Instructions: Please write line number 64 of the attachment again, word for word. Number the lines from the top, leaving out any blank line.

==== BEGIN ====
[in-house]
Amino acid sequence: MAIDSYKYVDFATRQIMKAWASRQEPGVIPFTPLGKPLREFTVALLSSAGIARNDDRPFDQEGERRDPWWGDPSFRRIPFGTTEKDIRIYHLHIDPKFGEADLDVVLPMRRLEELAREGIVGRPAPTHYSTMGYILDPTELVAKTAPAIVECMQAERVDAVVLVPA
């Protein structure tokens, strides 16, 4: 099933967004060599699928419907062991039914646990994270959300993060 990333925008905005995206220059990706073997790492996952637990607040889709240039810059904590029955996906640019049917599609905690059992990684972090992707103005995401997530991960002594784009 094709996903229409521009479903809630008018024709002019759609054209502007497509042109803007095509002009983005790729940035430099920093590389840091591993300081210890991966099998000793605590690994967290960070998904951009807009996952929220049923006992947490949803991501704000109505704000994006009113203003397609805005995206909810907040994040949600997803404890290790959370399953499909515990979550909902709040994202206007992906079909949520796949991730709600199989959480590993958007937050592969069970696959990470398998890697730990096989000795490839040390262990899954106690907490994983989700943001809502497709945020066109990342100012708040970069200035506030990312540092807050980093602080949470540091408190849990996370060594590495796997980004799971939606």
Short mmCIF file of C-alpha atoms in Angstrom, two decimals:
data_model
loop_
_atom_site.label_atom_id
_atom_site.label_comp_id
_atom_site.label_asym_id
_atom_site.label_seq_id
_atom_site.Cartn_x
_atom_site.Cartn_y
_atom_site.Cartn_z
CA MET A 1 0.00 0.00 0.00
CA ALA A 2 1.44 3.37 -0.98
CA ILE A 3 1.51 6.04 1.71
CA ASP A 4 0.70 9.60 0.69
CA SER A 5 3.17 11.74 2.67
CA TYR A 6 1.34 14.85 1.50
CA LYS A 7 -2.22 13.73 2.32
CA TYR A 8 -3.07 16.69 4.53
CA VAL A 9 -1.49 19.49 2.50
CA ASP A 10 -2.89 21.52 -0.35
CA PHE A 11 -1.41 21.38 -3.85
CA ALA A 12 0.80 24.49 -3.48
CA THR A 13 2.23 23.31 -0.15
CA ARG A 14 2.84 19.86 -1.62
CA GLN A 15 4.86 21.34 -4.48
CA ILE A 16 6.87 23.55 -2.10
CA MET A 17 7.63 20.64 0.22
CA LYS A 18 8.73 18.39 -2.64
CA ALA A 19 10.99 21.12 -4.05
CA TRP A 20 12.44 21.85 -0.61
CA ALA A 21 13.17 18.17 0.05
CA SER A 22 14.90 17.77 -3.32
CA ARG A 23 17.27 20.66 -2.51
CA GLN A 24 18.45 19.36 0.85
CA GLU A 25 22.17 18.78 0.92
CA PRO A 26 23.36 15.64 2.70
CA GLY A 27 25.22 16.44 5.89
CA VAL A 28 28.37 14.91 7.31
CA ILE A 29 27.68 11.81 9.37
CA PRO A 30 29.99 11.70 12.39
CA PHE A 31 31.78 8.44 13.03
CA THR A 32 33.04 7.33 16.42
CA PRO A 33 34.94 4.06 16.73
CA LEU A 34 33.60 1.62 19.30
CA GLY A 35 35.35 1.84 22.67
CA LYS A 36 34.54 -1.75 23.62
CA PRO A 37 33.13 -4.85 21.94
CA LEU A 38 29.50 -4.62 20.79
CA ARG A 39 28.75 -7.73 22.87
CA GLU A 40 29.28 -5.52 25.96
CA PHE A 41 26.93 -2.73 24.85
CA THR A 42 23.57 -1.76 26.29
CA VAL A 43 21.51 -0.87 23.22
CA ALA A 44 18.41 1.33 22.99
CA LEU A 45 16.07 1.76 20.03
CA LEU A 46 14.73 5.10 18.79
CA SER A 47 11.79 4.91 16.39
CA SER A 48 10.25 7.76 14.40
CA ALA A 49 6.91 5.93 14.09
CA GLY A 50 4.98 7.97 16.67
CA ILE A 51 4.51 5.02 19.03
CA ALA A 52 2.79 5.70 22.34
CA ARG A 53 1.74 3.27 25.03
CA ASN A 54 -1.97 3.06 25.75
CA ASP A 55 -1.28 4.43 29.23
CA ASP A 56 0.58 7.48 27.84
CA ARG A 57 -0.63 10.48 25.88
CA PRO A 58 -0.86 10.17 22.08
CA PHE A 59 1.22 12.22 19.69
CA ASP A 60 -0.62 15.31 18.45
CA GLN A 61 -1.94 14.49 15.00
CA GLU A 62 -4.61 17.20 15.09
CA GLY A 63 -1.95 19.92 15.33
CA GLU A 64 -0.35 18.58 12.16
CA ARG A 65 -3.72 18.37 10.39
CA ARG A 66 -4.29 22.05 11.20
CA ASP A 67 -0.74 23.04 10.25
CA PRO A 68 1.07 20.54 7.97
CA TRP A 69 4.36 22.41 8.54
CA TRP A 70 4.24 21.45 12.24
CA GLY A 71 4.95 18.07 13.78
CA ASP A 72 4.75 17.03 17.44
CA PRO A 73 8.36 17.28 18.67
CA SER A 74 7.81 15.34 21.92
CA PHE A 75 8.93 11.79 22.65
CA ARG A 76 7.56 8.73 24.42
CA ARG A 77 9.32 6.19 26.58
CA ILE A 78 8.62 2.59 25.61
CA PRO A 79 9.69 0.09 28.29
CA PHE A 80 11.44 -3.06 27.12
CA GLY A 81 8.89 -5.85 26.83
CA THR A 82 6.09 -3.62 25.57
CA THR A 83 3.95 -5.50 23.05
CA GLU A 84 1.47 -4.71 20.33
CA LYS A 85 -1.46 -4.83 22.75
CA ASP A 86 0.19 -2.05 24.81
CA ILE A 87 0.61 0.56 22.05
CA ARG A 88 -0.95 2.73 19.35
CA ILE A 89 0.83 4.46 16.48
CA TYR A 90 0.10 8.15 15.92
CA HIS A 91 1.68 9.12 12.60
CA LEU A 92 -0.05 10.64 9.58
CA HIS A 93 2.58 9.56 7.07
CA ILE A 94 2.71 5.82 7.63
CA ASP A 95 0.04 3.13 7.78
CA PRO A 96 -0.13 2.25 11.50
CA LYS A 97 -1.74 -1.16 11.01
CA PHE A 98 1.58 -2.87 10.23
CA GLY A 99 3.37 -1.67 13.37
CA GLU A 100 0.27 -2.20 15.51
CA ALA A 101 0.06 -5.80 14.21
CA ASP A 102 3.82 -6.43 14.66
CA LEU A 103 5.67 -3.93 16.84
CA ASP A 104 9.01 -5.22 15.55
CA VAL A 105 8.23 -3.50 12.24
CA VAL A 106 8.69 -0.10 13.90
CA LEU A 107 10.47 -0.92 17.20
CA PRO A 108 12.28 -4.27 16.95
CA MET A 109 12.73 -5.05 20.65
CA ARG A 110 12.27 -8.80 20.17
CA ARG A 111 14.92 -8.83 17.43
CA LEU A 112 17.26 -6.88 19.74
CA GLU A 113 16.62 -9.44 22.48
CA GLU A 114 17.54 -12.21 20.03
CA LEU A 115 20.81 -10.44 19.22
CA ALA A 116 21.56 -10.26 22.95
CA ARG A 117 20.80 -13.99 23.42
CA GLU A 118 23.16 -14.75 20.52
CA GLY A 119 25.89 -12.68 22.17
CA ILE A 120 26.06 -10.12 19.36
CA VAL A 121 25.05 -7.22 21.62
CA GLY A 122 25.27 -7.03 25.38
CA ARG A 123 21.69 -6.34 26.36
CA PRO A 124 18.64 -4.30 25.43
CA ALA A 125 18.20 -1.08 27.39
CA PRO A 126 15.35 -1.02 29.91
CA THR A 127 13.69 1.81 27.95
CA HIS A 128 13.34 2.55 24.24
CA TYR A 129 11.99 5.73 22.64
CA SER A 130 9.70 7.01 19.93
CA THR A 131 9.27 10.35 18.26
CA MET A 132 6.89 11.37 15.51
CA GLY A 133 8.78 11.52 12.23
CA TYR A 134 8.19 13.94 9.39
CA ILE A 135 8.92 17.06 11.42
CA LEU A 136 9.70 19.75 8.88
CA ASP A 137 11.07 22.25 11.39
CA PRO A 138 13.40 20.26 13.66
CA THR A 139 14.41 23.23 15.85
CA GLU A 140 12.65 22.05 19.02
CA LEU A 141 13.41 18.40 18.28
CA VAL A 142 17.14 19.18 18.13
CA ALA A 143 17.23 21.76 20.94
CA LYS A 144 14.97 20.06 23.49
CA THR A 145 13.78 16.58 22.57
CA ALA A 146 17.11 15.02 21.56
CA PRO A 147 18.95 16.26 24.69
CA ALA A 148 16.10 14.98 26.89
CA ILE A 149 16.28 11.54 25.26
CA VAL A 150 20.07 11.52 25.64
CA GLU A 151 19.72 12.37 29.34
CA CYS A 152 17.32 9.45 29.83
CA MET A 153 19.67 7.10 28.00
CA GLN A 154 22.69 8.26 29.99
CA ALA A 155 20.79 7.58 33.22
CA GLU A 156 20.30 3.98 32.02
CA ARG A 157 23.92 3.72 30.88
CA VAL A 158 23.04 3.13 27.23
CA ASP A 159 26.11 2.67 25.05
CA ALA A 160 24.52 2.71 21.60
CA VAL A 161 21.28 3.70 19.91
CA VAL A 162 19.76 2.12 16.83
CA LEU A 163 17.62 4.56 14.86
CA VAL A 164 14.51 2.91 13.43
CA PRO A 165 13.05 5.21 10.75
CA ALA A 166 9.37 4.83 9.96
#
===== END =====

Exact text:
CA ILE A 51 4.51 5.02 19.03